All products will contain no artificial preservatives, flavours, colours or sweeteners. And the company adds that ingredient lists will contain only “pronounceable ingredients that consumers trust.”

The changes are all part of the company’s new Food Manifesto. To read the document, click here.

The products, which began rolling out in May, will have a new logo, packaging design and more prominent ingredient list. Maple Leaf says it will be using television, billboards, digital and print media to get the word out.

Adam Grogan, senior vice-president of Marketing and Innovation, says in the statement that “Over the last 18 months, Maple Leaf has reformulated each product carrying this brand, with just the simplest and highest quality real food.”

Canada’s CFIA and USA’s FDA Have Signed a Memorandum of Understanding

From: Food in Canada

College Park, Md. – The Canadian Food Inspection Agency (CFIA) and the U.S. Food and Drug Administration (FDA) have agreed to collaborate.

The two agencies announced in a press release that they “have signed a Memorandum of Understanding (MOU) that will facilitate the sharing of food safety information and data, and enable collaborative research projects.”

For a look at the MOU, click here.

Paul Mayers, vice-president of the Science Branch of the CFIA, says in the statement that the two countries already share a strong tie, which “allows us to work together to find innovative and cooperative ways to share information and data in respect to food safety. This collaborative approach to information sharing builds on our individual strengths while expanding our combined knowledge.”

The purpose of the MOU, which was signed at the FDA Center for Food Safety and Applied Nutrition campus, is to help both countries collaborate on food safety science.

The MOU is expected to give scientists on both sides of the border access to greater food safety information and data, which will bolster innovation and advance research.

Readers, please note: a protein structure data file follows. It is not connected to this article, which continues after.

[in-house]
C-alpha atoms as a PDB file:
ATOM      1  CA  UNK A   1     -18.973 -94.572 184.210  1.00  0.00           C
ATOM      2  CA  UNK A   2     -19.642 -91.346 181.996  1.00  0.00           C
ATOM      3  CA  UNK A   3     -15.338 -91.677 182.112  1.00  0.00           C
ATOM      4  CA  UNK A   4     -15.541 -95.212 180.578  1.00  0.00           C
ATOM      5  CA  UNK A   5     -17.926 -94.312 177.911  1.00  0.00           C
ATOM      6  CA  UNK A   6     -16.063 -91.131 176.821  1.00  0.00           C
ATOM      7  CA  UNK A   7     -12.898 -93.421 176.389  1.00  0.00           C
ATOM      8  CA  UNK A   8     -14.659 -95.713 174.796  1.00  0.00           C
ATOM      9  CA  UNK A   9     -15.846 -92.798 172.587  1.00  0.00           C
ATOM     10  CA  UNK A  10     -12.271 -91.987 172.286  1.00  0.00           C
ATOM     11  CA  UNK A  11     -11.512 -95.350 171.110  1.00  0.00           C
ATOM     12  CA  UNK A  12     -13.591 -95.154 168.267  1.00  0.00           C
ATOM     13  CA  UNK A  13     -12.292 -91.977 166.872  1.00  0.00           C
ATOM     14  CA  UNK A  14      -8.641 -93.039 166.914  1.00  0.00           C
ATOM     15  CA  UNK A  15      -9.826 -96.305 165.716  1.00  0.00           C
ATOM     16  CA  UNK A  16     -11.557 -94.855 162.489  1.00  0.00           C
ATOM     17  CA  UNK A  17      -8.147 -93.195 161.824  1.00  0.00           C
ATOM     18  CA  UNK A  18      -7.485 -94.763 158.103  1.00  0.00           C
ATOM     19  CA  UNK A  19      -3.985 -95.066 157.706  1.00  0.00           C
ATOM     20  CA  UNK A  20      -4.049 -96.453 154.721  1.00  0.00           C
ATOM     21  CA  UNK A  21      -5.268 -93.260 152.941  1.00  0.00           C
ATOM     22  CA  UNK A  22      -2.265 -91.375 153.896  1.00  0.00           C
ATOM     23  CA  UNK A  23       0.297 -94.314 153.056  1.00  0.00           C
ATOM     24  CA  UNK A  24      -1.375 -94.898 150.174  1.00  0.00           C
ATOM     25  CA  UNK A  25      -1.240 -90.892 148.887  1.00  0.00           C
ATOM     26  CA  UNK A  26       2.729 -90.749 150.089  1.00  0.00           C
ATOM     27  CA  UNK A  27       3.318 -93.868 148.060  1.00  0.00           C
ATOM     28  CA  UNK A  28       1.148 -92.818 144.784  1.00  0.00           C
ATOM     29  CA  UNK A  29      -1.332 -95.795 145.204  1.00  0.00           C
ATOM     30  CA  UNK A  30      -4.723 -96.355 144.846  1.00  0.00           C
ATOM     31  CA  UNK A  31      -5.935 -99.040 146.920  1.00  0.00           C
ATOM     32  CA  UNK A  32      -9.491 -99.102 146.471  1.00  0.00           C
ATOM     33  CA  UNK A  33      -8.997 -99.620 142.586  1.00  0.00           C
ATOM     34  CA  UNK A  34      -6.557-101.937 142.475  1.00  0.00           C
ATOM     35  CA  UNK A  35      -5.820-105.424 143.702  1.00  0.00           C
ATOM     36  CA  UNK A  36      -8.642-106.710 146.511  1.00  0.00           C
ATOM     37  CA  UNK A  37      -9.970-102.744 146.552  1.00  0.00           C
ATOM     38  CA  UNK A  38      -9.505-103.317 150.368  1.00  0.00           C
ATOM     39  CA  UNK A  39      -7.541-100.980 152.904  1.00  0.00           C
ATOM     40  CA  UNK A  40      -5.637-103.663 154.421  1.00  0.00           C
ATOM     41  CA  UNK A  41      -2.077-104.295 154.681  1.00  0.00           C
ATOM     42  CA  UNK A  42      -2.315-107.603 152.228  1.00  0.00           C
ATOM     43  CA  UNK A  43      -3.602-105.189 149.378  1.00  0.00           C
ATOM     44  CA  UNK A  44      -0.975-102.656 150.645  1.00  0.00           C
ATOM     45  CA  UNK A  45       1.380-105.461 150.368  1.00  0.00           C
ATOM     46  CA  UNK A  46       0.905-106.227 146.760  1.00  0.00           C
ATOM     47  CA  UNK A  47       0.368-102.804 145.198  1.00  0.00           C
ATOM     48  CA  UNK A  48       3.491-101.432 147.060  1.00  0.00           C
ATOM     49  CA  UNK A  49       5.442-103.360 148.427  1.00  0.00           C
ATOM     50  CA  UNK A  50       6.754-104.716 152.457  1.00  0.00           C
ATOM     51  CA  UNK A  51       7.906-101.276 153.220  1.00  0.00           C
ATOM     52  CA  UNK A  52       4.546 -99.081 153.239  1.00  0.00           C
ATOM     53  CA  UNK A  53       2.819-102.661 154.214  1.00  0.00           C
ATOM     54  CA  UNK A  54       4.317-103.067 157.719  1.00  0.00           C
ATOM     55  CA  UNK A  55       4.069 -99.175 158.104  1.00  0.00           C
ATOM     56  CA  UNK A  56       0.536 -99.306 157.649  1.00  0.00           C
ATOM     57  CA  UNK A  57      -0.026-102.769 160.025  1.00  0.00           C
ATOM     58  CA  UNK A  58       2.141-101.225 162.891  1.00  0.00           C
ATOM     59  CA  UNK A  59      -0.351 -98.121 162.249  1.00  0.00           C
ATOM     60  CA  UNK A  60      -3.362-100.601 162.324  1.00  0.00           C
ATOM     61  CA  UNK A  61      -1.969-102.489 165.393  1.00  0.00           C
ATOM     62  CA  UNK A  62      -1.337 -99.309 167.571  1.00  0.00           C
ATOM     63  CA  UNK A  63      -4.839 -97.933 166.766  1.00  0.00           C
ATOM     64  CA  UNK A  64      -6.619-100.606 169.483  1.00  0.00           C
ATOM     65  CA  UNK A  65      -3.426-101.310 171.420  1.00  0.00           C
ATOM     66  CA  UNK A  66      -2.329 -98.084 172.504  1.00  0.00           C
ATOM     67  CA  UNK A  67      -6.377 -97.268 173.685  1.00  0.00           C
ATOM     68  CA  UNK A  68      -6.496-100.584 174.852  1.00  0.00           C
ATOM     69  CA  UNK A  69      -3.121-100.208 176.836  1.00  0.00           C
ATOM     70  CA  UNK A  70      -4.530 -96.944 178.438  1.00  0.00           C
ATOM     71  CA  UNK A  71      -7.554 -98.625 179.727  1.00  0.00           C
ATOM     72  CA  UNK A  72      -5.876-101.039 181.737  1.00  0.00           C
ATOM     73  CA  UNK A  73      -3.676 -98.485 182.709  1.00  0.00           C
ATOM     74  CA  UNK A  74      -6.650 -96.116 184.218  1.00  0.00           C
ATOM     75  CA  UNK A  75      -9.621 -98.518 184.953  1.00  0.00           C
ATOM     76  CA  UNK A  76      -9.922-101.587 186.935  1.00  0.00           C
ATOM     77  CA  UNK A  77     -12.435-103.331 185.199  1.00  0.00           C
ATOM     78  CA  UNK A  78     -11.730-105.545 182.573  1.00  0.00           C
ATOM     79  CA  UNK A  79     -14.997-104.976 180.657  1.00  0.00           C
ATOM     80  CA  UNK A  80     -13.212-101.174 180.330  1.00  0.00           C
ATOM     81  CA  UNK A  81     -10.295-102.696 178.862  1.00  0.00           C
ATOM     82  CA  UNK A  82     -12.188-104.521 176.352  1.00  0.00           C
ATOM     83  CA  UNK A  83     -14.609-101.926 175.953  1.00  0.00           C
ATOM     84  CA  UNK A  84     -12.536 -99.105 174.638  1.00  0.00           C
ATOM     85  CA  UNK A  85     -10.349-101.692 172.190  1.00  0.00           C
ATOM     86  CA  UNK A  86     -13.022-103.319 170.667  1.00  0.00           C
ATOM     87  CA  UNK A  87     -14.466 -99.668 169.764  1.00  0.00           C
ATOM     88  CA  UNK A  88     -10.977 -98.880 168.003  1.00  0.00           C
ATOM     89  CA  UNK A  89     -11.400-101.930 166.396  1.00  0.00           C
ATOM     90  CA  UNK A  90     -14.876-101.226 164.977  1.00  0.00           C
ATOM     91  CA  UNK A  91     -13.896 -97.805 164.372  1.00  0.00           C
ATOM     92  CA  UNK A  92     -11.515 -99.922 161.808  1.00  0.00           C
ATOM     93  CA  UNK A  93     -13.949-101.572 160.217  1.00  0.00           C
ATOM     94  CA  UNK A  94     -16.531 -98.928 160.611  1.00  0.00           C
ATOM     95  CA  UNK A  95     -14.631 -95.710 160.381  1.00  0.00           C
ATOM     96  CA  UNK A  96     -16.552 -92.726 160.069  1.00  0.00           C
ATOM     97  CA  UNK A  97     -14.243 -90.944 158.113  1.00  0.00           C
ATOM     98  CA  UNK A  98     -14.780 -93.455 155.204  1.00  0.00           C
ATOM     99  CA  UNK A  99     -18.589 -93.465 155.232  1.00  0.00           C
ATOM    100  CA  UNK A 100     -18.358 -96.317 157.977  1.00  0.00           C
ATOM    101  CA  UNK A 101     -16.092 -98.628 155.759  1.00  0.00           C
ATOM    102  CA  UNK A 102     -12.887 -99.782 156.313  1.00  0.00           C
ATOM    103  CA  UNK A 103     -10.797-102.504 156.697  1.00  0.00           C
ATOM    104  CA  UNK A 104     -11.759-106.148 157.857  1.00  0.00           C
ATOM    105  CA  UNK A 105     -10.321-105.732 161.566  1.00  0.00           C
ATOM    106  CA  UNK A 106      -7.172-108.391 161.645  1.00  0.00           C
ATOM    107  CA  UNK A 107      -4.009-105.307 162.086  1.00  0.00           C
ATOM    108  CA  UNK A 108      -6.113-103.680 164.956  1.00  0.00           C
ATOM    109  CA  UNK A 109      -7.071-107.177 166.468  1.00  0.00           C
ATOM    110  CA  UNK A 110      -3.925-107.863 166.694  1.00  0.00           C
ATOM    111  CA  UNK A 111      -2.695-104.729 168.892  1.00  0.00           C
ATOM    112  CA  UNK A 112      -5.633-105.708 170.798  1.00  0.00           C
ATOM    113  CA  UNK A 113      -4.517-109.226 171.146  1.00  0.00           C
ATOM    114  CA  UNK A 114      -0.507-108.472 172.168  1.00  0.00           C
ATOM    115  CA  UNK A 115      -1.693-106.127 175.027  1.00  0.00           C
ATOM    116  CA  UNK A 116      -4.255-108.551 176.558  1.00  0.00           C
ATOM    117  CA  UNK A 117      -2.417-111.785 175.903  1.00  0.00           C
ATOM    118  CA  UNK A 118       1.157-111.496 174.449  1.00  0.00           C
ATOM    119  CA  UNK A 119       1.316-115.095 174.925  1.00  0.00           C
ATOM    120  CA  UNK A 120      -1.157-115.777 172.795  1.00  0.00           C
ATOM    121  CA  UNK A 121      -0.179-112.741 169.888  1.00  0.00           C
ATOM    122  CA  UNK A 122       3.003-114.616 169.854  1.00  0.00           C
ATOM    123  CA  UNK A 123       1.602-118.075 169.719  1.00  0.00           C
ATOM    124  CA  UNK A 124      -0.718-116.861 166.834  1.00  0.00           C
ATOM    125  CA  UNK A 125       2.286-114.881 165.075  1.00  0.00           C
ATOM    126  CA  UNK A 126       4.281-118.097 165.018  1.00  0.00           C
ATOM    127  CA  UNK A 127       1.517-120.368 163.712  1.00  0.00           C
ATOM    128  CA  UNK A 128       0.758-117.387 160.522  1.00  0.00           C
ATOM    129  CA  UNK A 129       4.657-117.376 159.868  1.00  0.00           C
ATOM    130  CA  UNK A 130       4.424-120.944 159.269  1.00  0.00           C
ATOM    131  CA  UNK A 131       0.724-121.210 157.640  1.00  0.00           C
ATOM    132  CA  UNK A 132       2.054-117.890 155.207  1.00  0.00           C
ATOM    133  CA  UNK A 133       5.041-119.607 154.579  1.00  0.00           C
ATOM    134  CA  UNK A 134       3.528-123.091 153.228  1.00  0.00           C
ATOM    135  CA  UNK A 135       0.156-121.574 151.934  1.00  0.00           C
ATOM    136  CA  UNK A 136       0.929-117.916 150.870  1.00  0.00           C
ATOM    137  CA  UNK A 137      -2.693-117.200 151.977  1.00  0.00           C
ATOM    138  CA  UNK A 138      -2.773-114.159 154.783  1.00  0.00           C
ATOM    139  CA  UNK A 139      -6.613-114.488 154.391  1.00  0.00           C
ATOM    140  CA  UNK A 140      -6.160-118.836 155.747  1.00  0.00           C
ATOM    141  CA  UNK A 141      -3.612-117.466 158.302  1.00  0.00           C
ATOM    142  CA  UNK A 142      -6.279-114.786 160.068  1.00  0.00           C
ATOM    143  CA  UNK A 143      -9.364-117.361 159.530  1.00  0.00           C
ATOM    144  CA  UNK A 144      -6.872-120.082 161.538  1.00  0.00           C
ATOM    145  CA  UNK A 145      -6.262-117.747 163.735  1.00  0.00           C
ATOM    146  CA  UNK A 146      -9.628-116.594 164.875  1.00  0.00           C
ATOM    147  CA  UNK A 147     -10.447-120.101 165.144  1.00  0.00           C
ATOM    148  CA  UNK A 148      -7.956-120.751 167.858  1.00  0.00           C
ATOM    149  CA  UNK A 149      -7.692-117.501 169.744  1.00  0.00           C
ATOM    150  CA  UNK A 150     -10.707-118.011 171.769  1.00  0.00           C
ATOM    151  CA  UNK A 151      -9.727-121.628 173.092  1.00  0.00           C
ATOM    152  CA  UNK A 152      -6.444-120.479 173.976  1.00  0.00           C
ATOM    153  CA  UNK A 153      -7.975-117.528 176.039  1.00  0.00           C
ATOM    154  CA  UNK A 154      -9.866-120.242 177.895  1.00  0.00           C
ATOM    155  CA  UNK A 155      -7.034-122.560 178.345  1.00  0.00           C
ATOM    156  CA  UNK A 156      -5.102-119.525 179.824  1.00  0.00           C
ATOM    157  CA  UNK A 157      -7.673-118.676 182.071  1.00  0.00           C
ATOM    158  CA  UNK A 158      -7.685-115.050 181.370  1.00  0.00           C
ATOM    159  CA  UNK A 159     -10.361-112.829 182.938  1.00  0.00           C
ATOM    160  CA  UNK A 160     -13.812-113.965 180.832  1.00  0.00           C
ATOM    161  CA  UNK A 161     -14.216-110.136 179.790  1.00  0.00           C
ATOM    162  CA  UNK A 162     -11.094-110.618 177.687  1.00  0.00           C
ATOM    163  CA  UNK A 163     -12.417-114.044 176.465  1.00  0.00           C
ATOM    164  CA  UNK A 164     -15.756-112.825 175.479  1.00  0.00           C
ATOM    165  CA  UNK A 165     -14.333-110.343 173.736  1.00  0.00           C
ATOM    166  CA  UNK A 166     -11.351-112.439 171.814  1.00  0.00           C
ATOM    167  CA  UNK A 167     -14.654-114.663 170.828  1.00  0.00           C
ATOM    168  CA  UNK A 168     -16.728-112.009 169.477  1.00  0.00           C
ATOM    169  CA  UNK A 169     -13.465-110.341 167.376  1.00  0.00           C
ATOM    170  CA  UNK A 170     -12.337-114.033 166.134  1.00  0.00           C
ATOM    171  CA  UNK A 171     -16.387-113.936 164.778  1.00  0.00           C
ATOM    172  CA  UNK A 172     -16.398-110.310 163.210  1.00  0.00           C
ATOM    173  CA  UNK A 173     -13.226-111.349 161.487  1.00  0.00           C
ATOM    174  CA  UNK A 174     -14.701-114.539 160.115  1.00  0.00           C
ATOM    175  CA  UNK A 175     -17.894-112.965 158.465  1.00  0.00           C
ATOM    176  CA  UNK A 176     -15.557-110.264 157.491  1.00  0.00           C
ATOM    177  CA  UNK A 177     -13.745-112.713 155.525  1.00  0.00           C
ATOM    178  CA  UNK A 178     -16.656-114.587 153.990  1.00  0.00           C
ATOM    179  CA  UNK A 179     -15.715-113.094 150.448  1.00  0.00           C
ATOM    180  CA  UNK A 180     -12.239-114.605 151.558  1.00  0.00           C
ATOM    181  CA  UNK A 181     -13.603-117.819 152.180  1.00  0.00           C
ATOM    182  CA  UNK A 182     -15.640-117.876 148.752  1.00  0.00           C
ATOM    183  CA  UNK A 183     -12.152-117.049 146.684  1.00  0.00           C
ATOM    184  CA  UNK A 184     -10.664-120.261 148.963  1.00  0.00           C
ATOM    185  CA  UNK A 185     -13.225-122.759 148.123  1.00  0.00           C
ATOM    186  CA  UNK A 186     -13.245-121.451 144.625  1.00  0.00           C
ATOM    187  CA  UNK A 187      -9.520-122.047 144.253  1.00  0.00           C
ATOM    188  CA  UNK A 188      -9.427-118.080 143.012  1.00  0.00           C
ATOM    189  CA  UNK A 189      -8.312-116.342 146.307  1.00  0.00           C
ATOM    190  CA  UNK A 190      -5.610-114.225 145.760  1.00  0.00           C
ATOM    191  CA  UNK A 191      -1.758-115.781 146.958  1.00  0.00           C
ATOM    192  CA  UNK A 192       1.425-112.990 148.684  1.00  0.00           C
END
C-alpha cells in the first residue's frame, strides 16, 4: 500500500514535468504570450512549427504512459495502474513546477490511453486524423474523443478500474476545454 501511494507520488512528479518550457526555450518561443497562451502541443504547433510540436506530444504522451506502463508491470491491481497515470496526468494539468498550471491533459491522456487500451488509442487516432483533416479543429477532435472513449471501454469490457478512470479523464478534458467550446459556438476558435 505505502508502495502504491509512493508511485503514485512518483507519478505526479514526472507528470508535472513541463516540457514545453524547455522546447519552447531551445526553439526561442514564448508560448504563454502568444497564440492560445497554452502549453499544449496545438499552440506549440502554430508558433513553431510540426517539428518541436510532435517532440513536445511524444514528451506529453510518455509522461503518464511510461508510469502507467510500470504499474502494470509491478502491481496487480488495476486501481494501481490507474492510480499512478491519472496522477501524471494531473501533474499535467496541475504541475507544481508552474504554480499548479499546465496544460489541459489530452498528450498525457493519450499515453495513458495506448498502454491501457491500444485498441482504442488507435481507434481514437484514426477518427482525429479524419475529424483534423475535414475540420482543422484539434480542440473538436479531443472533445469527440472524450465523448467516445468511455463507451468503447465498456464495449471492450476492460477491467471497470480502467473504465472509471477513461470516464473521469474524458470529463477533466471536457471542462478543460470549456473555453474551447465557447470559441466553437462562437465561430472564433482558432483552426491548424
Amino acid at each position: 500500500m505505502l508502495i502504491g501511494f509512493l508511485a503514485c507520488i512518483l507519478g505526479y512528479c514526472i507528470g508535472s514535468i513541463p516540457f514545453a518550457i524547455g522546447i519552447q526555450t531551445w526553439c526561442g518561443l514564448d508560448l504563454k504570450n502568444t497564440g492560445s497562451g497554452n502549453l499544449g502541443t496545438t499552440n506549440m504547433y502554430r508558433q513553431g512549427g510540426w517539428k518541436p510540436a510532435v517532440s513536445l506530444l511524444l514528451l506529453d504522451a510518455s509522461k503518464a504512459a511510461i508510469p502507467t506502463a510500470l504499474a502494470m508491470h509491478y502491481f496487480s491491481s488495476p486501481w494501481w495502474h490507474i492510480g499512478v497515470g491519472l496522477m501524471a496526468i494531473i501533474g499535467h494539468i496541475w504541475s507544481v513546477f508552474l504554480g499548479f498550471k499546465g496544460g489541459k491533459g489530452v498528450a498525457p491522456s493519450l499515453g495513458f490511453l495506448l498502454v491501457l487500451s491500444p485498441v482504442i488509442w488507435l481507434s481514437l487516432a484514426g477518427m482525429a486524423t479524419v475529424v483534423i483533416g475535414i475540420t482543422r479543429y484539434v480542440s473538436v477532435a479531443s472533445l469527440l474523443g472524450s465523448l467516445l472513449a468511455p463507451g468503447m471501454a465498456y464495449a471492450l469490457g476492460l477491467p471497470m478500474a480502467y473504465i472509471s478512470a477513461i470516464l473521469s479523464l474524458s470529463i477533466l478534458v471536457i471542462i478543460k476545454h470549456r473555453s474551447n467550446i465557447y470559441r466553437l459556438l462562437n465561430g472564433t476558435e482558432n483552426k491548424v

Chicken Deboning Robot Invented

One of the most time-consuming steps involved with poultry processing is bone removal. In order to produce chicken nuggets, patties and other poultry products, the bones must be removed. While there area already machines being used to help strip the meat off the bones, a newly invented “chicken deboning robot” could potentially change the face of the poultry industry.

 

About The Chicken Deboning Robot

Georgia Tech researchers and engineers recently developed a prototype version of a device which uses a 3-D imaging system and cutting arm to debone chicken and poultry products. While it’s still in the early phases of production, the tests ran by the prototype have already proven to be quite successful at separating the chicken from the bones.

Using a machine to remove the bones from a chicken isn’t an entirely new concept. However, the difference with this chicken deboning robot and models previously attempted is the smart 3-D mapping system used. Georgia Tech engineers built this robot to cut each and every chicken differently. As you probably know, chickens come in all different sizes and shapes, so you can’t simply use one type of deboning technique to properly separate every chicken that comes through. The 3-D mapping system takes an image of the bird and then calculates the precise cutting trajectory necessary.

Another unique feature with chicken deboning robot is it’s ability to detect when it hits the bone. Up until now, no other machine has been able to accurately do this. With the ability to detect bone, there’s less chance of it accidentally cutting through and leaving fragments in the poultry.

 

How This Could Change The Poultry Industry

In the state of Georgia alone, poultry is roughly a 20$ billion a year industry. With the current processing methods used, a lot of this poultry is being discarded. If the chicken deboning robot were to successfully hit the shelves, it will reduce the amount of poultry discarded and reduce the possibility of bone fragments making their way into the final product, which in turn will save poultry companies millions of dollars each year.

If engineers and researchers continue to tweak and polish the chick deboning robot, we could potentially see it in manufacturing plants within the next couple of years. Like any piece food manufacturing equipment, there’s still more testing and research to be done, but there’s already a lot of buzz and media coverage surrounding the prototype.